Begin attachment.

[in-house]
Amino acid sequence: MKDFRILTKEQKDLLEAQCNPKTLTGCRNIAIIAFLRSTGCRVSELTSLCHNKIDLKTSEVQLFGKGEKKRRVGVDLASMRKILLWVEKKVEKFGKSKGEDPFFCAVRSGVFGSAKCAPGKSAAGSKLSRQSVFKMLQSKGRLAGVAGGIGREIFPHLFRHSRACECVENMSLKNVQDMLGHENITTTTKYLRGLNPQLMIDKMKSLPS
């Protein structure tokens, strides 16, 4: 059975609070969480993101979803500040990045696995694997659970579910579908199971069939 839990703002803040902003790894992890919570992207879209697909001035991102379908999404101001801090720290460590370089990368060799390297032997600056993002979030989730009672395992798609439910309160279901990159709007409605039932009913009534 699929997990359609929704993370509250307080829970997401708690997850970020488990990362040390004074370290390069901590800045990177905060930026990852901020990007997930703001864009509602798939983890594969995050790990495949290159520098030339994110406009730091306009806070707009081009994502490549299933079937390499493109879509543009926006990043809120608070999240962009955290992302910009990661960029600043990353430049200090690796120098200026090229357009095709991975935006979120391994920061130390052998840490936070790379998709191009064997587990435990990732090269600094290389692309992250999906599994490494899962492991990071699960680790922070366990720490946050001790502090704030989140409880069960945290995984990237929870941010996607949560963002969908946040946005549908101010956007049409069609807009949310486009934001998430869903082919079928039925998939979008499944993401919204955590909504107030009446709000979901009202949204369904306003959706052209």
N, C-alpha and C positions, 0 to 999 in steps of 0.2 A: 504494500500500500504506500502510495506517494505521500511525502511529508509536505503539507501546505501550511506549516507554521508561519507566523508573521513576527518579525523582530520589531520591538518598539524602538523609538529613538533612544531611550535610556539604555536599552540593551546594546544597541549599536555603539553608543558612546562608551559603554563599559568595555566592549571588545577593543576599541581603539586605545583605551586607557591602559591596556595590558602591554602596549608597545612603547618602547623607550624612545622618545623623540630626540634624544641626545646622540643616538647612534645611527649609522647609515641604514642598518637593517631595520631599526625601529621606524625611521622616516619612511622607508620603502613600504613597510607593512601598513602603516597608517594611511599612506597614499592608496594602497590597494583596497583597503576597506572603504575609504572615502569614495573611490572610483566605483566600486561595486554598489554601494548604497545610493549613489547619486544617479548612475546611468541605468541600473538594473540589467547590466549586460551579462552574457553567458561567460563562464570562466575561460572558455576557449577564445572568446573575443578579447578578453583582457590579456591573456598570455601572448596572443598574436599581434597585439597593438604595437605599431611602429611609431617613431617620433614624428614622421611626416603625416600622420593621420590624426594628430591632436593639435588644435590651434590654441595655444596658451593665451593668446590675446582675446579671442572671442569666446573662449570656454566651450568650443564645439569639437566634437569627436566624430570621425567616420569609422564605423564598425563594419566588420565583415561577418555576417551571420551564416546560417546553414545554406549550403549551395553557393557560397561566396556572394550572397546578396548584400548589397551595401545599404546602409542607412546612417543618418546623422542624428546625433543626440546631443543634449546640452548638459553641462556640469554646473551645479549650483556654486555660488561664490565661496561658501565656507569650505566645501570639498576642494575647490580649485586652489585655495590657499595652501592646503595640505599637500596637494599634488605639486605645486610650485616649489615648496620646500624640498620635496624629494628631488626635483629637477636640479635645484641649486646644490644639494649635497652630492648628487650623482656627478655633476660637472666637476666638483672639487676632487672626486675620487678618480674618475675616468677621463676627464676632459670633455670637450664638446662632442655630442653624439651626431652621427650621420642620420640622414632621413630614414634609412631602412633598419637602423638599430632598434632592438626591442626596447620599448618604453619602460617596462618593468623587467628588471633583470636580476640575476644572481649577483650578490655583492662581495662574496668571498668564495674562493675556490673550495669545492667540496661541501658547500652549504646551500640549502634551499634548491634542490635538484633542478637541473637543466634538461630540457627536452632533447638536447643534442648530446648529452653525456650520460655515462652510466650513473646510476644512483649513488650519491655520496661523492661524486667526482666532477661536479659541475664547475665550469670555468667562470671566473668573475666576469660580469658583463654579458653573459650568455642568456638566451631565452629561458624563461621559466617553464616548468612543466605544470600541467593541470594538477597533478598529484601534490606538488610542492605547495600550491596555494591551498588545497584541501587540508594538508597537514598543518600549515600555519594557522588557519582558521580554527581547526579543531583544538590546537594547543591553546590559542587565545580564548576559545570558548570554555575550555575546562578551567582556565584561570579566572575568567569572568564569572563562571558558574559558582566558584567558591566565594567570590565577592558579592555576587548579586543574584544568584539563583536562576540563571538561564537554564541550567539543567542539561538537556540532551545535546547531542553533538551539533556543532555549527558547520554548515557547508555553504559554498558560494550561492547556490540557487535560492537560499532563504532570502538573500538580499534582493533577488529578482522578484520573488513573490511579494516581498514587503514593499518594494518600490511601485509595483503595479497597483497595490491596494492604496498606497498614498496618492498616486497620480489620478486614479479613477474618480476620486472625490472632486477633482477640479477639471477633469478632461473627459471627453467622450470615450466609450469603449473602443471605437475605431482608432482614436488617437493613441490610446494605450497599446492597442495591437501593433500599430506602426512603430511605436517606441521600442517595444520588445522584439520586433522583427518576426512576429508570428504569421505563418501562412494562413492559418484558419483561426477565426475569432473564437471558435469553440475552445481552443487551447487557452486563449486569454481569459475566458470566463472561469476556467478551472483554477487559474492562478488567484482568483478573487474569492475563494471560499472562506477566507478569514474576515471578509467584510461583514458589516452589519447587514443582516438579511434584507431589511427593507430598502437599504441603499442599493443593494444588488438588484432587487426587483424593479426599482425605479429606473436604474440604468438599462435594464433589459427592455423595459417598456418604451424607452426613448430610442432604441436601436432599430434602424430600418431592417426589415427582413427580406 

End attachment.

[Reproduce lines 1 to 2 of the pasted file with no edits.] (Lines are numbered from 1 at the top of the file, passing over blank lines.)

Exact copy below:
[in-house]
Amino acid sequence: MKDFRILTKEQKDLLEAQCNPKTLTGCRNIAIIAFLRSTGCRVSELTSLCHNKIDLKTSEVQLFGKGEKKRRVGVDLASMRKILLWVEKKVEKFGKSKGEDPFFCAVRSGVFGSAKCAPGKSAAGSKLSRQSVFKMLQSKGRLAGVAGGIGREIFPHLFRHSRACECVENMSLKNVQDMLGHENITTTTKYLRGLNPQLMIDKMKSLPS